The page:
Not Your Ordinary Faerie Tale

Christine Warren
November 2011, Paranormal Romance
St. Martin's, $7.99, 308 pages, Amazon ASIN 0312357222
Part of a series

Grade: D+
Sensuality: Hot

Admittedly, I’m not the biggest paranormal fan out there, but Not Your Ordinary Faerie Tale is a book I thought might work for me. I have little interest in vampires or werewolves, but I do like elves, faeries, fae, and the like. But though I did like the paranormal aspect of the book just fine, I liked almost nothing else.

As we are told somewhat exhaustively, Corinne D’Alessandro is no stranger to the paranormal world. Not too long ago, she was walking around in total ignorance of “the others” that inhabited the planet. But since one best friend has married a werewolf and the other has married a vampire, she’s had to make peace with the idea that some different folk are out there. She’s also a reporter. And when she’s given an assignment to follow up on possible elf sightings, she goes to her paranormally connected friends to warn them.

Lucifer (Luc) is visiting what he calls Ithir (and we call earth) for similar reasons. The Faerie Queen has given him an assignment to retrieve her errant nephew, who happens to be the “elf” making all the disturbances. Luc runs into Corinne at the Others’ headquarters and horns in on her investigation. They join forces, and he discovers that she is his heartmate. Heartmates can see through any deceptive “glamour” spells cast by a fae. She sees his supposedly invisible sword, and it’s love and lust at first sight.

Personally, I thought Luc accepted the whole heartmate situation with a lot of grace, considering the fact that Corinne is mouthy, full of herself, and generally annoying. I like a spunky heroine as much as the next person, but Corinne definitely crossed the line into irritating. But love is blind, so Luc and Corinne spend the rest of the book looking for the missing fae nephew while he tries to hide the fact that she’s his heartmate from her (he wants to break the news gently, since they are bonded forever and all).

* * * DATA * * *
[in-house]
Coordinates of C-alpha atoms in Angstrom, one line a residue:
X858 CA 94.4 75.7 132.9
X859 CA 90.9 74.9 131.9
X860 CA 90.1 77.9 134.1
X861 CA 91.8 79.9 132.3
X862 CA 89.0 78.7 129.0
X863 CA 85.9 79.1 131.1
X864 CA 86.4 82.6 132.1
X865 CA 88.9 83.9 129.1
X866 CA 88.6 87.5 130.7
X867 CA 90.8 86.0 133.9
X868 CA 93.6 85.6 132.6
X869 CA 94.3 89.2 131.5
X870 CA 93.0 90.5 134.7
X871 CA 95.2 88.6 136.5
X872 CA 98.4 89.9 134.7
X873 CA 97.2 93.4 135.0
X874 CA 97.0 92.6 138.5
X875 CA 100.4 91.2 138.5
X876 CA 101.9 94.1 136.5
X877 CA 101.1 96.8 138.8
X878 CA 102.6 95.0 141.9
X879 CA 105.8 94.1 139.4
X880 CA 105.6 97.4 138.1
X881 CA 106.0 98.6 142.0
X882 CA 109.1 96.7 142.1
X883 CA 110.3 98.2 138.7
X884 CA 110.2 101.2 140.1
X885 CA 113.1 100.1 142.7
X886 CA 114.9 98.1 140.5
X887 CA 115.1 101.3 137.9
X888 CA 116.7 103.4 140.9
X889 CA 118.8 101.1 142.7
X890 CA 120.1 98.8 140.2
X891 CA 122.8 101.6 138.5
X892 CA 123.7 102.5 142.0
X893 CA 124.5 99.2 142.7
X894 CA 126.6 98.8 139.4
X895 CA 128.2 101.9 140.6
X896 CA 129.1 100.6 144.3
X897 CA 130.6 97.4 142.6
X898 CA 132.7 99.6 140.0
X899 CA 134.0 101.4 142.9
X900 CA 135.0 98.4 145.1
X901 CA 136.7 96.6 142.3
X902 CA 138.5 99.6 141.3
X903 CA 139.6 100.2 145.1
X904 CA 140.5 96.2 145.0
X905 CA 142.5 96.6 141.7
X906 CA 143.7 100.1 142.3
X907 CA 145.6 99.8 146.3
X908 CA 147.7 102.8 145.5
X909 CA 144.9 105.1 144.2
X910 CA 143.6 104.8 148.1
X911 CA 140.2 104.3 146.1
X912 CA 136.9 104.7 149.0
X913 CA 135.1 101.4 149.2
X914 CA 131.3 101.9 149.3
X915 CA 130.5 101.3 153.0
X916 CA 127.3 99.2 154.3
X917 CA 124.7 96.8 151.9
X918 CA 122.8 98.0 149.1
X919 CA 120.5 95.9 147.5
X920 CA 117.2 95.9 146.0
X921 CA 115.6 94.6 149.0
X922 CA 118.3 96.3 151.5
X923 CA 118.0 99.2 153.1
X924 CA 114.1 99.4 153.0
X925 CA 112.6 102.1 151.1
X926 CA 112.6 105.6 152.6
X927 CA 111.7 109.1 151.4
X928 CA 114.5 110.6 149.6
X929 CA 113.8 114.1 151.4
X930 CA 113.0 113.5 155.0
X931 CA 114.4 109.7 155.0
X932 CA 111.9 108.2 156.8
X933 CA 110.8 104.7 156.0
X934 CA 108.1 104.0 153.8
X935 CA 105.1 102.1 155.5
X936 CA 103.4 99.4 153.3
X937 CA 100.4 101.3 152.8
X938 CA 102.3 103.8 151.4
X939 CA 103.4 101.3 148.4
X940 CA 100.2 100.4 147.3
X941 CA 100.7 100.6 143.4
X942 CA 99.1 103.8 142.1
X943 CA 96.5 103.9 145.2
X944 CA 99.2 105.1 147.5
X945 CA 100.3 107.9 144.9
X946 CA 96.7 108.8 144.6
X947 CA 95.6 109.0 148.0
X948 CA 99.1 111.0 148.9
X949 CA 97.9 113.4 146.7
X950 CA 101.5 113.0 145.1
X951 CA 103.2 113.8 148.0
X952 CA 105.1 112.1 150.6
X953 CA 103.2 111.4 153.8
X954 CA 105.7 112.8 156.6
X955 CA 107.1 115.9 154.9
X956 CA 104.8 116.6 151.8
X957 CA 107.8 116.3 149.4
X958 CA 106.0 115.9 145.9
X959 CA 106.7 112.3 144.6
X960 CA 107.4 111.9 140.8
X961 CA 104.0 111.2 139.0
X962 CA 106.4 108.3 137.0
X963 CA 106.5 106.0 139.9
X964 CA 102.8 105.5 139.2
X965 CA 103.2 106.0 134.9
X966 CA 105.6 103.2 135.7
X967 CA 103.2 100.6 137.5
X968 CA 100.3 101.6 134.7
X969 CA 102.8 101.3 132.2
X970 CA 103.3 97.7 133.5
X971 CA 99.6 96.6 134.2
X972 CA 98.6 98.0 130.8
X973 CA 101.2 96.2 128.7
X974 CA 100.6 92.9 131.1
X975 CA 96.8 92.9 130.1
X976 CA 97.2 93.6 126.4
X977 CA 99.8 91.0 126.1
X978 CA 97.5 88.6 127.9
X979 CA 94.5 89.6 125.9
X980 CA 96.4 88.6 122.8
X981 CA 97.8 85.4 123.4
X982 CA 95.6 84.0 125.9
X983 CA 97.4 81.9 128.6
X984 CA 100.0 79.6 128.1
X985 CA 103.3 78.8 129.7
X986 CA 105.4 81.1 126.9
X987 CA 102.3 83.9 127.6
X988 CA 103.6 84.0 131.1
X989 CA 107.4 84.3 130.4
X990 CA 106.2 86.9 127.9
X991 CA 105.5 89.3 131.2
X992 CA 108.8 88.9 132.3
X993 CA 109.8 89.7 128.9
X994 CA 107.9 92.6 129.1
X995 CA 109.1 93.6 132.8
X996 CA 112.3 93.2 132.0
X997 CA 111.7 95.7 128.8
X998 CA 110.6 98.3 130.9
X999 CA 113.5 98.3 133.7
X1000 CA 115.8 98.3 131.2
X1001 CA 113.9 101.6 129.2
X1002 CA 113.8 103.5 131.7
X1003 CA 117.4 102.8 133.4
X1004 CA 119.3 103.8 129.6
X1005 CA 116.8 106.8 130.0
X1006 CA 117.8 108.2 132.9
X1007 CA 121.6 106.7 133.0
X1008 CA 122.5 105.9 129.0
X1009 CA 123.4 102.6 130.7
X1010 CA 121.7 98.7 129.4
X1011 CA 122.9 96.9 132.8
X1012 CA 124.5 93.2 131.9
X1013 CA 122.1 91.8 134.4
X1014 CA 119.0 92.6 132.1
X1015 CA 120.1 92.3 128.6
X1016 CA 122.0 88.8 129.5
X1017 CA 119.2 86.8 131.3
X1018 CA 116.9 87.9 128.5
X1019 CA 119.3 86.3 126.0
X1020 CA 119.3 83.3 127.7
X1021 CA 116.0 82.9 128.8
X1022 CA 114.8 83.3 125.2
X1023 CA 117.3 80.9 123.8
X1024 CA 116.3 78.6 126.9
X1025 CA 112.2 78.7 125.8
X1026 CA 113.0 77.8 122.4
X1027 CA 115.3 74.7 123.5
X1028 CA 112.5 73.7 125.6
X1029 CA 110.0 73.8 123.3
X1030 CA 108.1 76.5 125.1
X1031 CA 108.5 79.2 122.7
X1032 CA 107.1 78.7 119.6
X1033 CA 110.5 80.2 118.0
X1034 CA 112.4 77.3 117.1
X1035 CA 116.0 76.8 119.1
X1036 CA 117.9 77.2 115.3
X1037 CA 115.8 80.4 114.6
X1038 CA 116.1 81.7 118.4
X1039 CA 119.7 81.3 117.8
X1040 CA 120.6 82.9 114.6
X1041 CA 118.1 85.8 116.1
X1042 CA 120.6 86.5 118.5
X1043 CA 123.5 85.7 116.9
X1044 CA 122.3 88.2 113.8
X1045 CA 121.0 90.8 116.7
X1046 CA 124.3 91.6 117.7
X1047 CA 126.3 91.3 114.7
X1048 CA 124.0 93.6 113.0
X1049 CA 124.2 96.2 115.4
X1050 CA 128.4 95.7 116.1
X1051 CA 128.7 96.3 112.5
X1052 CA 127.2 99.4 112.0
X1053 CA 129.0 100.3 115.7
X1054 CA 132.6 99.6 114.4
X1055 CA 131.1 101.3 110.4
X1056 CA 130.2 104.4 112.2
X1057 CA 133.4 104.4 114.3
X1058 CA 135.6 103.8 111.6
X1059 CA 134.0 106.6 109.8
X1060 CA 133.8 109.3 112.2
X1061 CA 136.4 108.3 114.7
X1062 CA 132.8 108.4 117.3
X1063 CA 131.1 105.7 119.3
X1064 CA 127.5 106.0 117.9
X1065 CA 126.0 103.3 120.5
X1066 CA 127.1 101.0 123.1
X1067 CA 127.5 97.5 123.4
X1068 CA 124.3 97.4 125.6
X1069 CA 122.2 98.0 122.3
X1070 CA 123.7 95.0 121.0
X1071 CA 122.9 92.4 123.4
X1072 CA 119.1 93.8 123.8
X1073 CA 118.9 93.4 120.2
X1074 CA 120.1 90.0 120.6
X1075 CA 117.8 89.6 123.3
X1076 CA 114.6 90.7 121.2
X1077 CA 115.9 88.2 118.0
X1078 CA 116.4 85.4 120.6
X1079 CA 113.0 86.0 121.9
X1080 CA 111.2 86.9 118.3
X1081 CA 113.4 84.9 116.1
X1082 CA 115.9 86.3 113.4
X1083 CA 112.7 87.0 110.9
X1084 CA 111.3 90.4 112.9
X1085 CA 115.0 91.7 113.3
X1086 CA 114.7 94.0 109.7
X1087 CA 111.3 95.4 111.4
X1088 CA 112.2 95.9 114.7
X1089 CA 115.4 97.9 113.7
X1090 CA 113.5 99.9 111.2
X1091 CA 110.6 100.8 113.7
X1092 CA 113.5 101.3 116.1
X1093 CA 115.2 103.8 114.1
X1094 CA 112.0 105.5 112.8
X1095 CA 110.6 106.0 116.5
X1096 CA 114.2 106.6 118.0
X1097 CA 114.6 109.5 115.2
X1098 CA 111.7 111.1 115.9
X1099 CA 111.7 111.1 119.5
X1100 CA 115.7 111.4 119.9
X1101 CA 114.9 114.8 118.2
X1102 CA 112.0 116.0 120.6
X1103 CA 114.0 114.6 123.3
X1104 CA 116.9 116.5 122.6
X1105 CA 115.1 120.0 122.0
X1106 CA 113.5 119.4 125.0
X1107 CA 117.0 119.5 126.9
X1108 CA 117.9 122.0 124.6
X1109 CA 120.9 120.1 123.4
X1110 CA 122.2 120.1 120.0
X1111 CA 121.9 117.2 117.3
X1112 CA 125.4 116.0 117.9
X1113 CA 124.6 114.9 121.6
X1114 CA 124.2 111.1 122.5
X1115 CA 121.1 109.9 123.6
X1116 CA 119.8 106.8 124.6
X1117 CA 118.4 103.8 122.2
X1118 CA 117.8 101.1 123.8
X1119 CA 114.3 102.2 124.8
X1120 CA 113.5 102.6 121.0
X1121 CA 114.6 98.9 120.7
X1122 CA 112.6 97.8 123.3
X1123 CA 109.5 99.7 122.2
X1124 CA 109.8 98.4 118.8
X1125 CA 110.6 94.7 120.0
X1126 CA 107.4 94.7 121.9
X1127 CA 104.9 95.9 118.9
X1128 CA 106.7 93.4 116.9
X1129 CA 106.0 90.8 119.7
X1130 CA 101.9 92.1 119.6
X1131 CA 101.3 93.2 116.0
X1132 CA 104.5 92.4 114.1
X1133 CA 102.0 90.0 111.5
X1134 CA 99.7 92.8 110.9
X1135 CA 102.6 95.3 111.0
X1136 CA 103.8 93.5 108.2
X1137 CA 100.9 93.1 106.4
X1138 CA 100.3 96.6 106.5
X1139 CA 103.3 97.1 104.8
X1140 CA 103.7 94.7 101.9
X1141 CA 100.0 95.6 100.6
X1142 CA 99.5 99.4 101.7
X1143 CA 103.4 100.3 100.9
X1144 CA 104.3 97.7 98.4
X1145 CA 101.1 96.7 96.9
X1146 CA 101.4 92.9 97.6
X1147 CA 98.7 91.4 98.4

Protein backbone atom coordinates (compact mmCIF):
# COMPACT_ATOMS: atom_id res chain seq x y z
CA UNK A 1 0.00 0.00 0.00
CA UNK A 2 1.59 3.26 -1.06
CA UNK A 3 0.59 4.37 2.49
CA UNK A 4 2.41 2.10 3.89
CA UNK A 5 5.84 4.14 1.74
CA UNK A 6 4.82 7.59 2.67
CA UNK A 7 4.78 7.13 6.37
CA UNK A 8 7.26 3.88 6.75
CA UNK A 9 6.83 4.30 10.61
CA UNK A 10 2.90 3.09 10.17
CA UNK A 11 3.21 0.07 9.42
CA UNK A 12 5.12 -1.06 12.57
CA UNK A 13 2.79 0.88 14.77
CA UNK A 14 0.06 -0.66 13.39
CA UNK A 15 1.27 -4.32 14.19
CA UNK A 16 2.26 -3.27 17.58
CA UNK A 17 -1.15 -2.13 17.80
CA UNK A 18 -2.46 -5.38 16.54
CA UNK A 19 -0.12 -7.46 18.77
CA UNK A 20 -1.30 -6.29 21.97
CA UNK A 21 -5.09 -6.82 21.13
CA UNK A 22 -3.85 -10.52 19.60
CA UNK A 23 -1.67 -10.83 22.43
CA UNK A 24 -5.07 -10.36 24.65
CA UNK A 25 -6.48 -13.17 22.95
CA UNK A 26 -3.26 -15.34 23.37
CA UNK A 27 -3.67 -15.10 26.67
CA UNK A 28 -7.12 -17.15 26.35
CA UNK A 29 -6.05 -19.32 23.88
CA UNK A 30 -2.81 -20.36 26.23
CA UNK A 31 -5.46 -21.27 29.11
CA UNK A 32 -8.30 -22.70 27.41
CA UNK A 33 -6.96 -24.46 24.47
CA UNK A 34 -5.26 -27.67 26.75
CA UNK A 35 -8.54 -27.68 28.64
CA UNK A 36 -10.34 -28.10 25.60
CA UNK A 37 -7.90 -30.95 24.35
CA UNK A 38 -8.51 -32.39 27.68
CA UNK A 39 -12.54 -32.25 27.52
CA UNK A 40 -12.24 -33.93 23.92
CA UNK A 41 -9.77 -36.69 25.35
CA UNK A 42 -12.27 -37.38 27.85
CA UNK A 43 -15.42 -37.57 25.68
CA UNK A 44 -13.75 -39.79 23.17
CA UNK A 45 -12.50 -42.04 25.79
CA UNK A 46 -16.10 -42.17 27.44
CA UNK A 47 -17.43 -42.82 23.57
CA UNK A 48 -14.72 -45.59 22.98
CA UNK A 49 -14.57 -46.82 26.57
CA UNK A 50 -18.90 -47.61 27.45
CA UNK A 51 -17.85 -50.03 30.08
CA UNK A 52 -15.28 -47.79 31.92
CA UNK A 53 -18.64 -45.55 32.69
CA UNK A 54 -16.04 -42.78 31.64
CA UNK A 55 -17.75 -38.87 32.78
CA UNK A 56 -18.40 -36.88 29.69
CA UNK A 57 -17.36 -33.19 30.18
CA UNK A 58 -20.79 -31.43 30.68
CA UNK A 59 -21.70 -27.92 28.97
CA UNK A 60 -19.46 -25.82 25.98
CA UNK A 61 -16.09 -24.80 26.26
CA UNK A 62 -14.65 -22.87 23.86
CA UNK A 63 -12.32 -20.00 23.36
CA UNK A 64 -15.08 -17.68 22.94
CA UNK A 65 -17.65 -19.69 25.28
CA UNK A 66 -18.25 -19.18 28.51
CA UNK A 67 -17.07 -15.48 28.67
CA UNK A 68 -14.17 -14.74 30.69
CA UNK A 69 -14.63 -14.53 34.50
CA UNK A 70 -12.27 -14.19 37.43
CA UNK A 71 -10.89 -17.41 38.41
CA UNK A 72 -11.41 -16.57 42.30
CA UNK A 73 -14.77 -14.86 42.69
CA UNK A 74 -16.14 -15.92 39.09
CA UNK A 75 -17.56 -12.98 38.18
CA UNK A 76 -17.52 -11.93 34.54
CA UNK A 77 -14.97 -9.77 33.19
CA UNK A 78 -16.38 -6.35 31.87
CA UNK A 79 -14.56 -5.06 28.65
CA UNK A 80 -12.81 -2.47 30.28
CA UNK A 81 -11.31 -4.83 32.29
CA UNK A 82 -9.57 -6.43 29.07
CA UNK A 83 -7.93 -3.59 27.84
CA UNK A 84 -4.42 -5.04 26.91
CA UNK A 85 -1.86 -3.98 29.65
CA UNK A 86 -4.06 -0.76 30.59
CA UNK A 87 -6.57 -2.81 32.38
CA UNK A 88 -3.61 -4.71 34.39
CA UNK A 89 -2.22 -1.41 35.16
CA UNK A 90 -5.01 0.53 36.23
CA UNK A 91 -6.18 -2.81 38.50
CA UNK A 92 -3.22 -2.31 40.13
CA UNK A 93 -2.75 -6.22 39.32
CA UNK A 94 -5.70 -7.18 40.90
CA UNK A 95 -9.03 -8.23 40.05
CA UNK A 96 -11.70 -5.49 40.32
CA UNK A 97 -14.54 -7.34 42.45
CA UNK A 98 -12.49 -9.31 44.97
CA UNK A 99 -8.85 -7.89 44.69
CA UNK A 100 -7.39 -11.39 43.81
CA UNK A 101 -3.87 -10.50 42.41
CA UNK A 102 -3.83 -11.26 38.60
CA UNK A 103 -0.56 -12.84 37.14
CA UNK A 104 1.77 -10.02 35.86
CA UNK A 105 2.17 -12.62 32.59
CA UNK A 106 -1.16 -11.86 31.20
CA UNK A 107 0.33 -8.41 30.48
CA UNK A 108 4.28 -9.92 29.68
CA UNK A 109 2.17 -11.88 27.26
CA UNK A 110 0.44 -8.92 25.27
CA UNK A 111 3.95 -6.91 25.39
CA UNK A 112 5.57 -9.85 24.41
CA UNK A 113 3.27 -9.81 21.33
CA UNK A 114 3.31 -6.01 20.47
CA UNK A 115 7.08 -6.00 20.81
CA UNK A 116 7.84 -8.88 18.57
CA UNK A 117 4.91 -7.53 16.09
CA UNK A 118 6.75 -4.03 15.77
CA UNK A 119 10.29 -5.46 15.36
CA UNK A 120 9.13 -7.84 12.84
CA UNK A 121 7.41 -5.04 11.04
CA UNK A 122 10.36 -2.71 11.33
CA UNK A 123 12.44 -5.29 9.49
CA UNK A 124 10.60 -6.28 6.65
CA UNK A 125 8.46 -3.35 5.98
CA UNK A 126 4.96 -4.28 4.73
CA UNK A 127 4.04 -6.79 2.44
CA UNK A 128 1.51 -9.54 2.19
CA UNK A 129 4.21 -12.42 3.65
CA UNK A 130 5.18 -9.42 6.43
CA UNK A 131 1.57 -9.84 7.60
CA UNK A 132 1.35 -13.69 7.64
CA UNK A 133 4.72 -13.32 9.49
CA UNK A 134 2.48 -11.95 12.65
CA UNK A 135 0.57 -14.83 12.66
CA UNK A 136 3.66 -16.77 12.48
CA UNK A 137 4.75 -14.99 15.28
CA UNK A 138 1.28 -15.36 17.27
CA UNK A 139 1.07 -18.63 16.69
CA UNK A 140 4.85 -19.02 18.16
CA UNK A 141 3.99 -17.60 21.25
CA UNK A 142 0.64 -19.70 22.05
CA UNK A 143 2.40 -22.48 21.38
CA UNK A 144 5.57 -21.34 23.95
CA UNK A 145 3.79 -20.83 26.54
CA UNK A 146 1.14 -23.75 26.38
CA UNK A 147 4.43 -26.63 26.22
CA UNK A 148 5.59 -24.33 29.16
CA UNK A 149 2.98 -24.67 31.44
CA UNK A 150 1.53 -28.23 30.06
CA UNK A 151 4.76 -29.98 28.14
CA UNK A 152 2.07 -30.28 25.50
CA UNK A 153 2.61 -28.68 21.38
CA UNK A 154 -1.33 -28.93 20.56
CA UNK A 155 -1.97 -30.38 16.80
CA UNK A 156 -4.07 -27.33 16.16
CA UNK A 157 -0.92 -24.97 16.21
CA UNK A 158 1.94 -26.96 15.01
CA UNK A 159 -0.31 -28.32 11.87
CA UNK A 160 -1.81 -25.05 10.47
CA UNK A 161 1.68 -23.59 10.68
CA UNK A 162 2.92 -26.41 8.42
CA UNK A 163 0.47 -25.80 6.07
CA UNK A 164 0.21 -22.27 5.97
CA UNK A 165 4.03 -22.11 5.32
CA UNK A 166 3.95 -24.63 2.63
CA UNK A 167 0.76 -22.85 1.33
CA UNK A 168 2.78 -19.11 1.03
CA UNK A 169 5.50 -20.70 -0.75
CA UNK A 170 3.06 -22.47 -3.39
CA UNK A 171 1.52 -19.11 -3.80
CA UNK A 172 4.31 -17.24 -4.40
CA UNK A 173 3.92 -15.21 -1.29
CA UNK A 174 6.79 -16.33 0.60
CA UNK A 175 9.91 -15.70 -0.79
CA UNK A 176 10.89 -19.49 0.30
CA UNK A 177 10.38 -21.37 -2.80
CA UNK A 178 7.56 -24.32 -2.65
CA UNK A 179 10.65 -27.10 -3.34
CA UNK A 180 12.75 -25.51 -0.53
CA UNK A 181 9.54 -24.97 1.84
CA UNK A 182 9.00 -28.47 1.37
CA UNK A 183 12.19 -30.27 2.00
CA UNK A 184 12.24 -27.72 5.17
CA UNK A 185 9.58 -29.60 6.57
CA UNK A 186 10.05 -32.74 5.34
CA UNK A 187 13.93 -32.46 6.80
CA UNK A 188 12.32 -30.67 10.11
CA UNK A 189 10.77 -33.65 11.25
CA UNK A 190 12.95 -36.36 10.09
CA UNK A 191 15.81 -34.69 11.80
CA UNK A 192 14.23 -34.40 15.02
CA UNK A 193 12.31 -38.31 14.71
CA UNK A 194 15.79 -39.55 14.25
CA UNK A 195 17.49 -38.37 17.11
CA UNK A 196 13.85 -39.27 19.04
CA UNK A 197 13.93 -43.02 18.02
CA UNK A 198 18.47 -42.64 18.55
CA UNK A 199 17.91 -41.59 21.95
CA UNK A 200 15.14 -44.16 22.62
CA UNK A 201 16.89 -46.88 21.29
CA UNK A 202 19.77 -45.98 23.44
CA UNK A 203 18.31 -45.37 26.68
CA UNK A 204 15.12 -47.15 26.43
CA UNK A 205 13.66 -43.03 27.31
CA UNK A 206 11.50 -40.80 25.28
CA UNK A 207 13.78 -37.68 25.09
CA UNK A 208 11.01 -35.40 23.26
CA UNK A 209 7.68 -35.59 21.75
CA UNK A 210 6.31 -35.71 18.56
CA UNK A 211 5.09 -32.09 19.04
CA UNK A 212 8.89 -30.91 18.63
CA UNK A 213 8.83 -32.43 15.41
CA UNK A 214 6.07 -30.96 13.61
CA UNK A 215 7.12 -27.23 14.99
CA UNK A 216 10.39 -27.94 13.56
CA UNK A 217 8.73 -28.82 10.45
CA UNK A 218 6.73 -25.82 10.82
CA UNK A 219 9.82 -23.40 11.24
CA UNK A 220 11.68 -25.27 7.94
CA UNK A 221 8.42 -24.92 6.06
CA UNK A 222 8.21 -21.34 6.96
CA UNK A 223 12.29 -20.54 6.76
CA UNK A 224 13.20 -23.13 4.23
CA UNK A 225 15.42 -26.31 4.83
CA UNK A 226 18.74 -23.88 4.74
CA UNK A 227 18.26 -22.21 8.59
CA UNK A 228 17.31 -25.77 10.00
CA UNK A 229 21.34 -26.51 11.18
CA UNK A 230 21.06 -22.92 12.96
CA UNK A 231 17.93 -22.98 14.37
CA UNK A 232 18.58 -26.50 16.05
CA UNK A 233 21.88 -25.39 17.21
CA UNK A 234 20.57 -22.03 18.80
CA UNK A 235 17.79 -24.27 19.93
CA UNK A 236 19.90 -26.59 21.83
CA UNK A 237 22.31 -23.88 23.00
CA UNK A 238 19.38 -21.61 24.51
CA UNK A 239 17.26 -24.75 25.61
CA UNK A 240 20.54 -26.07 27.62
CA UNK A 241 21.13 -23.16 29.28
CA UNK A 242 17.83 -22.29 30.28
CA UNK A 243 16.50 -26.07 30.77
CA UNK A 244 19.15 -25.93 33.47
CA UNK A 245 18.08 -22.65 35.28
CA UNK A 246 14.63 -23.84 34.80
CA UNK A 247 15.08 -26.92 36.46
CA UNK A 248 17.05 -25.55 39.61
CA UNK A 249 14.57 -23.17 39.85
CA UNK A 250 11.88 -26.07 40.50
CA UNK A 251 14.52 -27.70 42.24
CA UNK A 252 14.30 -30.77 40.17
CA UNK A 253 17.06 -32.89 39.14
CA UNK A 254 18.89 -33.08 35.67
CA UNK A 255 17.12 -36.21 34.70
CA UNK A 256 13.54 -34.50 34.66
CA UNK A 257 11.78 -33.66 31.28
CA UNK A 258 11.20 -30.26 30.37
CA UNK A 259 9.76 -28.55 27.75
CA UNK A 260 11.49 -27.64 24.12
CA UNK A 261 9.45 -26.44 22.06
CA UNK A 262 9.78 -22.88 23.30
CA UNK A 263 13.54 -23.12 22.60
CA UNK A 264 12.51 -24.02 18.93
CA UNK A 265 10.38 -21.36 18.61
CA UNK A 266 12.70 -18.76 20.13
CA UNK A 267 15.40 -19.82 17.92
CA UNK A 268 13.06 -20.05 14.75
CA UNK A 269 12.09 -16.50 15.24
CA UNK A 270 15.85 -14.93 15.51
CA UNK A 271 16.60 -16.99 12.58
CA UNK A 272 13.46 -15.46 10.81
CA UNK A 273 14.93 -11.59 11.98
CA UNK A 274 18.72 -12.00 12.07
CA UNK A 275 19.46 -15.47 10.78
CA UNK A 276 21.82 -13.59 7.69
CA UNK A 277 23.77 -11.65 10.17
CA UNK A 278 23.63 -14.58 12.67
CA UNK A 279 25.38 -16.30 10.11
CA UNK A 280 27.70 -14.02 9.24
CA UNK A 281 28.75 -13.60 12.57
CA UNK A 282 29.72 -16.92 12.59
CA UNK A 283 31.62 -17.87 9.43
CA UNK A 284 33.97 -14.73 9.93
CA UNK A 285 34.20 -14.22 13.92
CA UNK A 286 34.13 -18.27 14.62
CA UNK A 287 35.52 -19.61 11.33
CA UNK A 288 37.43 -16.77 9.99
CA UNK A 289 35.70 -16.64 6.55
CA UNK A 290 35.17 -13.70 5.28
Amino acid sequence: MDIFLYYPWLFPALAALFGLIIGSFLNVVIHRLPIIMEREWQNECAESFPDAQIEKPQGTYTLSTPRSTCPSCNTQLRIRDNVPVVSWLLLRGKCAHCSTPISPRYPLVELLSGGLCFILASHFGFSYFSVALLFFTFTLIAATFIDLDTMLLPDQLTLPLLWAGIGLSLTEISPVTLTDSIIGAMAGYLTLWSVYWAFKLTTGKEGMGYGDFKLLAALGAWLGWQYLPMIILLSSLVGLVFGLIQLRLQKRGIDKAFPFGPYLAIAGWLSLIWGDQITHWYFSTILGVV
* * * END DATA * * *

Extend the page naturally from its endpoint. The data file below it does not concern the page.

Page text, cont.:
And that really is the extent of the plot. Luc and Corinne keep looking for the missing guy, following various leads and meeting people who are both unhelpful and uninteresting. The plot was so dull that I found myself wondering philosophically whether any author could make such a boring premise work. Probably someone could, but you’d have to care about the characters first, and I really didn’t.

The dull plot is not helped by the author’s unhealthy attachment to similes. Used judiciously, figurative language can be a great tool that helps paint a vivid picture. But when the similes fly by at the rate of six per page, the reader can’t help wincing as each new one arrives, thinking “Oh God, here comes another one.”

This is presumably (since Corinne has two married friends) the third book in this series. However, you can definitely jump in midstream, if you choose to do so. Everything is exhaustively explained. I felt like I had missed nothing - a circumstance I believe to be fairly unusual in the world of paranormal romance, where so much time is spent on world building. Unfortunately, I still have no desire to catch up by reading the first two books - or any of the subsequent ones. Even if you have an avid interest in faerie/fae books, I really can’t recommend this one.

-- Blythe Barnhill

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